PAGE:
24. Drolet B, Campbell C, Mecham J,. 2003. Protect yourself and your sample: processing arbovirus-infected biting midges for viral detection assays and differential expression studies, p. 5362. In Richmond JY (ed), Anthology of Biosafety VI: Arthropod Borne Diseases. American Biological Safety Association, Mundelein, IL.
25. Achee NL, Youngblood L, Bangs MJ, Lavery JV, James S. 2015. Considerations for the use of human participants in vector biology research: a tool for investigators and regulators. Vector Borne Zoonotic Dis 15:89102.[CrossRef][PubMed]
26. Department of Health and Human Services. 2009. CFR 45 Public welfare, Part 46: Protection of human subjects. Washington, DC. http://www.hhs.gov/ohrp/regulations-and-policy/regulations/45-cfr-46.
27. Alphey L, Benedict M, Bellini R, Clark GG, Dame DA, Service MW, Dobson SL. 2010. Sterile-insect methods for control of mosquito-borne diseases: an analysis. Vector Borne Zoonotic Dis 10:295311.[CrossRef][PubMed]
28. Higgs S. 2013. Alternative approaches to control dengue and chikungunya: transgenic mosquitoes. Public Health 24:3542.
29. Barrangou R, Fremaux C, Deveau H, Richards M, Boyaval P, Moineau S, Romero DA, Horvath P. 2007. CRISPR provides acquired resistance against viruses in prokaryotes. Science 315: 17091712.[CrossRef][PubMed]
30. Hale CR, Zhao P, Olson S, Duff MO, Graveley BR, Wells L, Terns RM, Terns MP. 2009. RNA-guided RNA cleavage by a CRISPR RNA-Cas protein complex. Cell 139:945956.[CrossRef][PubMed]
31. Sternberg SH, Doudna JA. 2015. Expanding the biologist's toolkit with CRISPR-Cas9. Mol Cell 58:568574.[CrossRef][PubMed]
32. Gantz VM, Jasinskiene N, Tatarenkova O, Fazekas A, Macias VM, Bier E, James AA. 2015. Highly efficient Cas9-mediated gene drive for population modification of the malaria vector mosquito Anopheles stephensi. Proc Natl Acad Sci 112:E6736E6743.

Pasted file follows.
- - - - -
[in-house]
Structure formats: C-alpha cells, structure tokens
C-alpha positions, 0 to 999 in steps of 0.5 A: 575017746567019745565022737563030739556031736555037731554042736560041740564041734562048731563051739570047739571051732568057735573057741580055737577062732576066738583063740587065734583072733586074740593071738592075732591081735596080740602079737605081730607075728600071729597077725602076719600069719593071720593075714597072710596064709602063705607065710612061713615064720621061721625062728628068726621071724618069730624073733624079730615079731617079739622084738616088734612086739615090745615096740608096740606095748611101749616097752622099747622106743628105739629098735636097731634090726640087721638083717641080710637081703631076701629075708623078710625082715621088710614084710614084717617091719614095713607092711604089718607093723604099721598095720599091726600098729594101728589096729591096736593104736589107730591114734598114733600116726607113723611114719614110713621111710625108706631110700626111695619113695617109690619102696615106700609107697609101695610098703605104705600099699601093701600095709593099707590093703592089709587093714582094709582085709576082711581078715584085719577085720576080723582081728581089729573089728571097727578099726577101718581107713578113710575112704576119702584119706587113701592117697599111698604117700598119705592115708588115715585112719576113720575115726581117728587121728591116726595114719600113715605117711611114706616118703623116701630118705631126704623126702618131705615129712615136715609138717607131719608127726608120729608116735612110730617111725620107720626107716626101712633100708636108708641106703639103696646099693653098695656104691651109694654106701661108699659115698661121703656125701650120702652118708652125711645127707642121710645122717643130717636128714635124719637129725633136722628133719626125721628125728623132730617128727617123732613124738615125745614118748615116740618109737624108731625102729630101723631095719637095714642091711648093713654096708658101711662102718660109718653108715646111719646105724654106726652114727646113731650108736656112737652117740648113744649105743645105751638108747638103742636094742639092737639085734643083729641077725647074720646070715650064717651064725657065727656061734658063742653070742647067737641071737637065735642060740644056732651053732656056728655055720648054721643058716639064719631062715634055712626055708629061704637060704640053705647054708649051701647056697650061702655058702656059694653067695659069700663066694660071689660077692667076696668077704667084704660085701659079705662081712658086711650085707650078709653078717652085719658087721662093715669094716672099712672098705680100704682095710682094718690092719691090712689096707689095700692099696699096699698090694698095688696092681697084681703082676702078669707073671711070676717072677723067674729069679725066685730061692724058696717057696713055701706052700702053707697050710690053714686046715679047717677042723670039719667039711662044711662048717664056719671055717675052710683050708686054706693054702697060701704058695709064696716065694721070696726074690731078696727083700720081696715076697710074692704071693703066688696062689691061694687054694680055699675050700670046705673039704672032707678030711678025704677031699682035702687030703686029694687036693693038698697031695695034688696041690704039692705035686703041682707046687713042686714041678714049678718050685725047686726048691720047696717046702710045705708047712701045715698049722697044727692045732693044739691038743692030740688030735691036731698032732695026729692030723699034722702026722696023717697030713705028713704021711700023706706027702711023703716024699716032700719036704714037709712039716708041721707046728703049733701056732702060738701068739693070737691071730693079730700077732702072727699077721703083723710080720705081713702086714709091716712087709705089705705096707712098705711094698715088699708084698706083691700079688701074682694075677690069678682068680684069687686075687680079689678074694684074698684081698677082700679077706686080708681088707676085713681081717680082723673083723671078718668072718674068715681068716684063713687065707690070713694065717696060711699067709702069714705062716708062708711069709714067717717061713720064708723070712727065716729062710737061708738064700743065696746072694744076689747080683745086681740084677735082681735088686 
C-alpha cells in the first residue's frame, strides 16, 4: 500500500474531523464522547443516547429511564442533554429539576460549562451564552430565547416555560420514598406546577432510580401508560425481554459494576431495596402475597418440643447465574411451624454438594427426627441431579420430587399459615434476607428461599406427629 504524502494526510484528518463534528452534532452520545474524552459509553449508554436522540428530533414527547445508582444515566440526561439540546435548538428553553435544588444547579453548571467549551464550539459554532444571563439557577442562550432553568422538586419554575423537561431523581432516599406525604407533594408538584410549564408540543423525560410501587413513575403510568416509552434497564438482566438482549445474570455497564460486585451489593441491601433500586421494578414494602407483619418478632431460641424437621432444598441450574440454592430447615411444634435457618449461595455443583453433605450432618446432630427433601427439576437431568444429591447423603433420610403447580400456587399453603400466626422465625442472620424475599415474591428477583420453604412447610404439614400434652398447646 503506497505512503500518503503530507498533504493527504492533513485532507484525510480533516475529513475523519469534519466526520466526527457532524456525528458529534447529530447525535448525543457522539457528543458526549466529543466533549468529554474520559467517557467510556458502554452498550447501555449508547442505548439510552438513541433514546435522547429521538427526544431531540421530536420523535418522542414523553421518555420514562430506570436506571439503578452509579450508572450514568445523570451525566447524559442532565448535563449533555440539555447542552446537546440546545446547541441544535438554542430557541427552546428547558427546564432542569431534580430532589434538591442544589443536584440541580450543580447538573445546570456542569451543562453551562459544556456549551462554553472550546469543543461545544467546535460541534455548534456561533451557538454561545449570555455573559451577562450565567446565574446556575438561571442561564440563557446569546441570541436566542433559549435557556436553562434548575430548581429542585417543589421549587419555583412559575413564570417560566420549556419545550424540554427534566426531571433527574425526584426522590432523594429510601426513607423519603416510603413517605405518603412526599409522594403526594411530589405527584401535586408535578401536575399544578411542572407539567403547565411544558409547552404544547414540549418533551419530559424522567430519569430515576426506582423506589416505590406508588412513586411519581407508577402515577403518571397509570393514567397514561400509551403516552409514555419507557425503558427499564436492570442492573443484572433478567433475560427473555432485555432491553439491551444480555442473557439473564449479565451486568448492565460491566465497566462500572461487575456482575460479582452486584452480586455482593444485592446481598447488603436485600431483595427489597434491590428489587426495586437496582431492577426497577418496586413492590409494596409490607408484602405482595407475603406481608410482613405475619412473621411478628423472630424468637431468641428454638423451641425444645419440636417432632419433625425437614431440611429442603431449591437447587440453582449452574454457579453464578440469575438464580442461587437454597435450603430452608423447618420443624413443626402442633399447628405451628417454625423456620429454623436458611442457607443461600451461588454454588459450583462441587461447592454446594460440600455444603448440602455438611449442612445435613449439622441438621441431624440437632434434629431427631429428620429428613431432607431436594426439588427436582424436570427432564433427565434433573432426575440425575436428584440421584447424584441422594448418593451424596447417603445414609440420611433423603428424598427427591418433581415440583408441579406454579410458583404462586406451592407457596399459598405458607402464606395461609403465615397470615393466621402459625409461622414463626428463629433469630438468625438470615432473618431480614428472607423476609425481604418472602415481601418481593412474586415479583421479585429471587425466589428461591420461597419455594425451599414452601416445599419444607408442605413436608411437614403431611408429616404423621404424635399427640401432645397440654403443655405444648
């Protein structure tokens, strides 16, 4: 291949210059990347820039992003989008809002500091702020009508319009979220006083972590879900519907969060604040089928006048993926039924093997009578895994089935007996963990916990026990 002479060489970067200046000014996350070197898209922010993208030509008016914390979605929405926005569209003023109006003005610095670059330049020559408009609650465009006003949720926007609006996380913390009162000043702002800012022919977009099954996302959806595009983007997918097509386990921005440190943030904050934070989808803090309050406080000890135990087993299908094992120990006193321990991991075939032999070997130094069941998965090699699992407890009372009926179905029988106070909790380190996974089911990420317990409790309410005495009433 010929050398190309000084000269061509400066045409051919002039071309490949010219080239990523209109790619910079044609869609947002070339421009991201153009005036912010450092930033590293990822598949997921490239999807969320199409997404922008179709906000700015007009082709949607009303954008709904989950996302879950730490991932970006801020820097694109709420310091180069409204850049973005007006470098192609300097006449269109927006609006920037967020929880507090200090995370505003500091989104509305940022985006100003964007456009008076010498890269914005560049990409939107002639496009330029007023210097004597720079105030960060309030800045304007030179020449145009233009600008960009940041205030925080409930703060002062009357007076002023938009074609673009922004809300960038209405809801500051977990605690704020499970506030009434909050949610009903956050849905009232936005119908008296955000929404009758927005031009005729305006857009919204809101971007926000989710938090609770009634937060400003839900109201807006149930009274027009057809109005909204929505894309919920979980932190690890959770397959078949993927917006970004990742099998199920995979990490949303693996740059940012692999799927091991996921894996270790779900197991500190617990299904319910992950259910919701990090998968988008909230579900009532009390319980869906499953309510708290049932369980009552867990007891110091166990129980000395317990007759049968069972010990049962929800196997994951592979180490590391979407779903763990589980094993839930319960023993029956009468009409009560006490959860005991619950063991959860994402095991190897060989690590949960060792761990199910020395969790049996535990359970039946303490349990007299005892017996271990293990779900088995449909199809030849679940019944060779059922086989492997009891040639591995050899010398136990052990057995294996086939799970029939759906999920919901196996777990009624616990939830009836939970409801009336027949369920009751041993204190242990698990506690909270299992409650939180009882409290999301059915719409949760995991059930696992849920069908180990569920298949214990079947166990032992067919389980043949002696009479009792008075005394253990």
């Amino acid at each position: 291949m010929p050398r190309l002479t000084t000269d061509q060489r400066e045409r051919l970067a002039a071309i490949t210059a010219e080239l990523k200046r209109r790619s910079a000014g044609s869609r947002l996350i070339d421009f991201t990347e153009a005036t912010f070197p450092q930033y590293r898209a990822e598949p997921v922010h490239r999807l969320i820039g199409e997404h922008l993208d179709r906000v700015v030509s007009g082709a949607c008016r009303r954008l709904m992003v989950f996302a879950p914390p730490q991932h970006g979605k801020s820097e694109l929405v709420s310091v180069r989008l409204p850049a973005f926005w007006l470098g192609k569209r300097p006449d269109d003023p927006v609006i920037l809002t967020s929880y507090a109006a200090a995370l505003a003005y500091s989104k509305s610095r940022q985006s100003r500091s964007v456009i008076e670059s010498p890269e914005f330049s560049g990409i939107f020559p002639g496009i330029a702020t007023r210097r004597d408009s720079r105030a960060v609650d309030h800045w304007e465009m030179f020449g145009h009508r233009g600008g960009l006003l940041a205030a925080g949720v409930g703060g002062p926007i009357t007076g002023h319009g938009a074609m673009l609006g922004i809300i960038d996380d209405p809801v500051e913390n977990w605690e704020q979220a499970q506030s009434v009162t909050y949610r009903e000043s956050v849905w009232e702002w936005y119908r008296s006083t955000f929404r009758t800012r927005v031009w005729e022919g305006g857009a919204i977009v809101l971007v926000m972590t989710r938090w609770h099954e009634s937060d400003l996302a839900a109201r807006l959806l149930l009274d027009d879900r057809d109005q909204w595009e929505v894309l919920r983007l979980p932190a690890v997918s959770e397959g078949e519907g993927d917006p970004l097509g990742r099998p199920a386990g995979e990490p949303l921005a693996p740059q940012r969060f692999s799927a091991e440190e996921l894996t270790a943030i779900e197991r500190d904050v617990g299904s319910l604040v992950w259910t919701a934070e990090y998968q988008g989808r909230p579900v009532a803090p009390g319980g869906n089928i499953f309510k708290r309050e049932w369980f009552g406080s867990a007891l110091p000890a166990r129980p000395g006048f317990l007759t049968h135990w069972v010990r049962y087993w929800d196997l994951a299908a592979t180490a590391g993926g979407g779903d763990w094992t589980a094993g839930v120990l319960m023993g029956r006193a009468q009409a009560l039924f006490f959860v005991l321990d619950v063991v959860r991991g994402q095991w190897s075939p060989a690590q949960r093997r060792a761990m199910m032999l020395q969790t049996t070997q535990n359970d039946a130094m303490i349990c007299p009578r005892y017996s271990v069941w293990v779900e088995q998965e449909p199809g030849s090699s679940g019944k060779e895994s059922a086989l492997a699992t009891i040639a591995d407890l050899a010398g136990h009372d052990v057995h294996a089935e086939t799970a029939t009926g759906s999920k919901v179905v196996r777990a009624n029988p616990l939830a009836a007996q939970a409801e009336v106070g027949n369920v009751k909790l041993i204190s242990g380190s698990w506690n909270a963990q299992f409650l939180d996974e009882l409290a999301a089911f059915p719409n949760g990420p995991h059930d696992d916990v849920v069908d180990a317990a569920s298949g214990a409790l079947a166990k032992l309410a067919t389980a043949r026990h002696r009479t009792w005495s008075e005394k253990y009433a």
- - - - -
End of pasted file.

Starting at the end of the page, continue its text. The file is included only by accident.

33. Hammond A, Galizi R, Kyrou K, Simoni A, Siniscalchi C, Katsanos D, Gribble M, Baker D, Marois E, Russell S, Burt A, Windbichler N, Crisanti A, Nolan T. 2016. A CRISPR-Cas9 gene drive system targeting female reproduction in the malaria mosquito vector Anopheles gambiae. Nat Biotechnol 34:7883.[CrossRef][PubMed]
34. Committee on Gene Drive Research in Non-Human Organisms: Recommendations for Responsible Conduct; Board on Life Sciences; Division on Earth and Life Studies; National Academies of Sciences, Engineering, and Medicine. 2016. Gene Drives on the Horizon: Advancing Science, Navigating Uncertainty, and Aligning Research with Public Values. National Academies Press, Washington, DC.
35. Akbari OS, Bellen HJ, Bier E, Bullock SL, Burt A, Church GM, Cook KR, Duchek P, Edwards OR, Esvelt KM, Gantz VM, Golic KG, Gratz SJ, Harrison MM, Hayes KR, James AA, Kaufman TC, Knoblich J, Malik HS, Matthews KA, O'Connor-Giles KM, Parks AL, Perrimon N, Port F, Russell S, Ueda R, Wildonger J. 2015. Safeguarding gene drive experiments in the laboratory. Science 349:927929.[CrossRef][PubMed]
36. Office of Science Policy, National Institutes of Health. 2016. NIH Guidelines for Research Involving Recombinant or Synthetic Nucleic Acid Molecules (NIH Guidelines). http://osp.od.nih.gov/office-biotechnology-activities/biosafety/nih-guidelines.
37. Higgs S, Olson KE, Kamrud KI, Powers AM, Beaty BJ,. 1997. Viral expression systems and viral infections in insects, p 459483. In Crampton JM, Beard CB, Louis C (ed), The Molecular Biology of Disease Vectors: A Methods Manual. Chapman and Hall, UK.[CrossRef]

Tables

Generic image for table
Table 1.

Citation: Vanlandingham D, Higgs S, Huang Y. 2017. Arthropod Vector Biocontainment, p 399-410. In Wooley D, Byers K (ed), Biological Safety: Principles and Practices, Fifth Edition. ASM Press, Washington, DC. doi: 10.1128/9781555819637.ch19

This is a required field
Please enter a valid email address
Please check the format of the address you have entered.
Approval was a Success
Invalid data
An Error Occurred
Approval was partially successful, following selected items could not be processed due to error